- The Washington Times - Tuesday, July 3, 2012

Six hours is a long time to wait for a hug, but followers of “the hugging saint” say they plan on doing so when she arrives in Alexandria this weekend.

Originally from a fishing village in India, Mata Amritanandamayi, known as Amma by her followers, now hops across continents for 65 percent of the year, embracing people as she goes.

“It’s a feeling of love and unconditional acceptance,” Ken Steben said, describing the squeeze. He estimates being hugged by Ms. Amritanandamayi more than 100 times, and now volunteers for her.

Ms. Amritanandamayi will host four free events on Friday and Saturday. Morning gatherings consist of a hug and personal blessing from Ms. Amritanandamayi. In the evenings, she also speaks.

Spokesman Rob Sidon expects between 7,000 and 10,000 people to attend.

Pulled out of school at age 10 to help her family with chores, Ms. Amritanandamayi explored different streets and took note of the poverty, he said. In an unusual move for a girl, she started to hug her neighbors. Her reputation of compassion and humanitarianism grew from there.

Mr. Sidon estimated she has given more than 32 million hugs.

“It’s part of her general mission to alleviate human suffering,” he said.

Her more institutional approach to easing hardships is her network of volunteer-run charities called Embracing the World. Today, Ms. Amritanandamayi has projects in more than 40 countries.

Her first enterprise was an orphanage in India whose administrators asked her to take over when they could not afford to stay open any longer. Now Embracing the World also consists of 11 types of projects, from disaster relief to empowering women.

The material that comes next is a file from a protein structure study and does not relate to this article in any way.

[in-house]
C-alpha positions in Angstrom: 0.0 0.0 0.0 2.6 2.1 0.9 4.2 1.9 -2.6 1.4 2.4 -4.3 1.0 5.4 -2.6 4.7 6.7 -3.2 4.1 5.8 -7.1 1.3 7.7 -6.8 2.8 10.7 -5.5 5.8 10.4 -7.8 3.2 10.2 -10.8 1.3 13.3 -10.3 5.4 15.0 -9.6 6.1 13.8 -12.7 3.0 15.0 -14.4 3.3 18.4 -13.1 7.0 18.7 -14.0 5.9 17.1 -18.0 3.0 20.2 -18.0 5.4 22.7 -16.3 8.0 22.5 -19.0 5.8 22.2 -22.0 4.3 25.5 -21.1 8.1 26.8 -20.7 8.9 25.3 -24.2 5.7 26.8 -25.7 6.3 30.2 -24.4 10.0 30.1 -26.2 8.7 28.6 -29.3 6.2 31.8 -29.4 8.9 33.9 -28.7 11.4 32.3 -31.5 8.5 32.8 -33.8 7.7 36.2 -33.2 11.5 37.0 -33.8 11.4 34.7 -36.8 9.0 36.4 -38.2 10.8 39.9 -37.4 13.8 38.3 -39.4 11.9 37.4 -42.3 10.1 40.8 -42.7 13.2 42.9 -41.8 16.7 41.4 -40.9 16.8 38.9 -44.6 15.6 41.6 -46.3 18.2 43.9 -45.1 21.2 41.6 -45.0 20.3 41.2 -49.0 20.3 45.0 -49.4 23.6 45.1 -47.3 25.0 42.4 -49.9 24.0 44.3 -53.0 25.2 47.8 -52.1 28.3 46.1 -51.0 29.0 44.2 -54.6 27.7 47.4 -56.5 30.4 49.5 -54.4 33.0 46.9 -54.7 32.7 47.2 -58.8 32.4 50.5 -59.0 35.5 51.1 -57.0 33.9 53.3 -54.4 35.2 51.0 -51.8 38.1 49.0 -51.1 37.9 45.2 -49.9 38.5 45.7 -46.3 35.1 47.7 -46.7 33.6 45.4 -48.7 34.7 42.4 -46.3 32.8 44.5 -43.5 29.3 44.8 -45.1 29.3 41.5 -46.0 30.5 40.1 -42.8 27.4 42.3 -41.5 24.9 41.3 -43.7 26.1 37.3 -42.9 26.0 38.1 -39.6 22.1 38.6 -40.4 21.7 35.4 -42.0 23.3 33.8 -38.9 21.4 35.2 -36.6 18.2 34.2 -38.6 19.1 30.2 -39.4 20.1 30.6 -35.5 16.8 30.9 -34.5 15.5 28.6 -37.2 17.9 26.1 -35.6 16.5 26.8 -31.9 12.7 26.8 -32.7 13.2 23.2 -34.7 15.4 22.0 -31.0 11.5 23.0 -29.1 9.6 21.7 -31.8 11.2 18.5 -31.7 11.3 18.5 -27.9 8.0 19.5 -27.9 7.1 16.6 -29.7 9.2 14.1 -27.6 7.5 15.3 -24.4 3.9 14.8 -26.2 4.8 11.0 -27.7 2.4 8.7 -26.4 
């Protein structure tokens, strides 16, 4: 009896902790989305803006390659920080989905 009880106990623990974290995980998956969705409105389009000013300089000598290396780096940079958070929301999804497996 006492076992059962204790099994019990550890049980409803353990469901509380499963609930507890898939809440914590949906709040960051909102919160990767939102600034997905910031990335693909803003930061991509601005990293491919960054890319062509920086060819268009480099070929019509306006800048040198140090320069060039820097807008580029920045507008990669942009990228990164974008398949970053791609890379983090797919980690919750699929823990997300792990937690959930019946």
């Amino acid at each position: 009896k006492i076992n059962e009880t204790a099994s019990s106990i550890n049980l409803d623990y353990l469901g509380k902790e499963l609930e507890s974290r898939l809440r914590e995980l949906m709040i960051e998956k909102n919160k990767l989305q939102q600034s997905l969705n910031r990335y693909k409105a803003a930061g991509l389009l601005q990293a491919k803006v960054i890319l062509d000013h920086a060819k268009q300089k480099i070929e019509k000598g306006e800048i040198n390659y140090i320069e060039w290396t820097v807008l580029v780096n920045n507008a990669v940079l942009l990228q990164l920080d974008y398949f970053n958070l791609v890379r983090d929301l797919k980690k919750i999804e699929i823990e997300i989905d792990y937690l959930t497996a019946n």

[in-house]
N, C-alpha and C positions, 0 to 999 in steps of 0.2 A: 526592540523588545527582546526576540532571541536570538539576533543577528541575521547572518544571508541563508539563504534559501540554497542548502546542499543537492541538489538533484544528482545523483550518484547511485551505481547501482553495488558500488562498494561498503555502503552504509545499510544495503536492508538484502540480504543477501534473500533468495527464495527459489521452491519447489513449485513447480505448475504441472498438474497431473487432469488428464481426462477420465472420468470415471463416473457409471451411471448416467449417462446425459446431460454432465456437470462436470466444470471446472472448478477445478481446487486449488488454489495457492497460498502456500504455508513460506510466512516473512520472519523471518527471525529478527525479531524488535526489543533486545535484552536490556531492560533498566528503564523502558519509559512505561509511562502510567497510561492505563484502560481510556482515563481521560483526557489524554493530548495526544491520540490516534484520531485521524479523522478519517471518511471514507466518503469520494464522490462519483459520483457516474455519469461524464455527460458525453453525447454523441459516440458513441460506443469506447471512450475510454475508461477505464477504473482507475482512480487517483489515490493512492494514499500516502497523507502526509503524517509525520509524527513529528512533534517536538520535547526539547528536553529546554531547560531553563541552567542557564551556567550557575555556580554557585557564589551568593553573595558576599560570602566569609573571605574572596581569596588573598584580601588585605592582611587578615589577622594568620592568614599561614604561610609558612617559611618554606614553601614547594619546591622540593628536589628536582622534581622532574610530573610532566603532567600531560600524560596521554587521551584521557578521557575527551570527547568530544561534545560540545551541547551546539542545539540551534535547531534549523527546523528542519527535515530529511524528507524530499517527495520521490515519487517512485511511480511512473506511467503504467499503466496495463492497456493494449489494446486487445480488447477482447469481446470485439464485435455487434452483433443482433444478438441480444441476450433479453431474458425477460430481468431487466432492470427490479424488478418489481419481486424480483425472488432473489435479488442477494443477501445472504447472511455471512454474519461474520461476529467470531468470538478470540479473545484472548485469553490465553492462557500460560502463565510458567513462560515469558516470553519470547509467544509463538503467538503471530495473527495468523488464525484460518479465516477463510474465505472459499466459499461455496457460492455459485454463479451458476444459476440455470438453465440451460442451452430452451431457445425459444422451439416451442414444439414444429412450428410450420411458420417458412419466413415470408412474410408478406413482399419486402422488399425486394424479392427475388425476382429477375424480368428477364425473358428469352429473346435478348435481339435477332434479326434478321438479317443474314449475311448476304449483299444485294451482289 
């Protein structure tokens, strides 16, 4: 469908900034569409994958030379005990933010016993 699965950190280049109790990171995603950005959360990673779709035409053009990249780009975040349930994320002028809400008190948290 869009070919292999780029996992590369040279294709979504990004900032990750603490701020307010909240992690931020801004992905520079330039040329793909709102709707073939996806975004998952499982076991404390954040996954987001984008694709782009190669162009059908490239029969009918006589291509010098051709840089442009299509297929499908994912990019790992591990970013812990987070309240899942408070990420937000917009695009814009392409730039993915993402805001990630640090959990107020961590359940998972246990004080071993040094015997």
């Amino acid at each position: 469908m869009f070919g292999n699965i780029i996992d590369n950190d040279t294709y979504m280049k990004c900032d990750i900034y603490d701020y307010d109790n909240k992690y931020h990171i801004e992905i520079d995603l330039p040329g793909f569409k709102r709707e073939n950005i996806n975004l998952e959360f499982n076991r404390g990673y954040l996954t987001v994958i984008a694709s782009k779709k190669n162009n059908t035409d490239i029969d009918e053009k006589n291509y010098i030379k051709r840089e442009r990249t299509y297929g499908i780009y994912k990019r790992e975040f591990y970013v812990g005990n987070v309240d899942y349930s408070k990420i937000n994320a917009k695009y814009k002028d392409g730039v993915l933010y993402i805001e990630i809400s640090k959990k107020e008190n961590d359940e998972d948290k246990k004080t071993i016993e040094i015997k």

This weekend’s programs will be held at the Hilton Alexandria Mark Center Hotel, 5000 Seminary Rd. Friday’s sessions will begin at 10 a.m. and 7:30 p.m. Saturday’s sessions will be held at 10 a.m. and 7 p.m.

Upon arrival, participants will be handed tokens with numbers on them, giving them an idea when their turn will be, said Mr. Steben. While waiting, they can explore a bookstore selling snacks and crafts from India, listen to musicians, or leave and return later in the day.

“It’s all really easy. When people get there, there will be people to show them where to go, what to do,” Mr. Steben said.

The wait can be lengthy, but “it’s not like waiting at the post office,” Mr. Sidon said.

Tokens are given out an hour before the program begins, but participants can come a bit earlier if they wish, Mr. Steben said. He suggested visitors arrive two hours before Saturday evening’s event because it is the busiest.

Volunteers keep the 10-stop U.S. tour moving. About 125 people travel across the country with Ms. Amritanandamayi, and another 100 local volunteers will set up before she arrives.

“She encourages volunteerism, but she also encourages people to lead balanced lives, productive lives,” Mr. Sidon said, “You need to keep flesh on the bone. You need to feed your family.”

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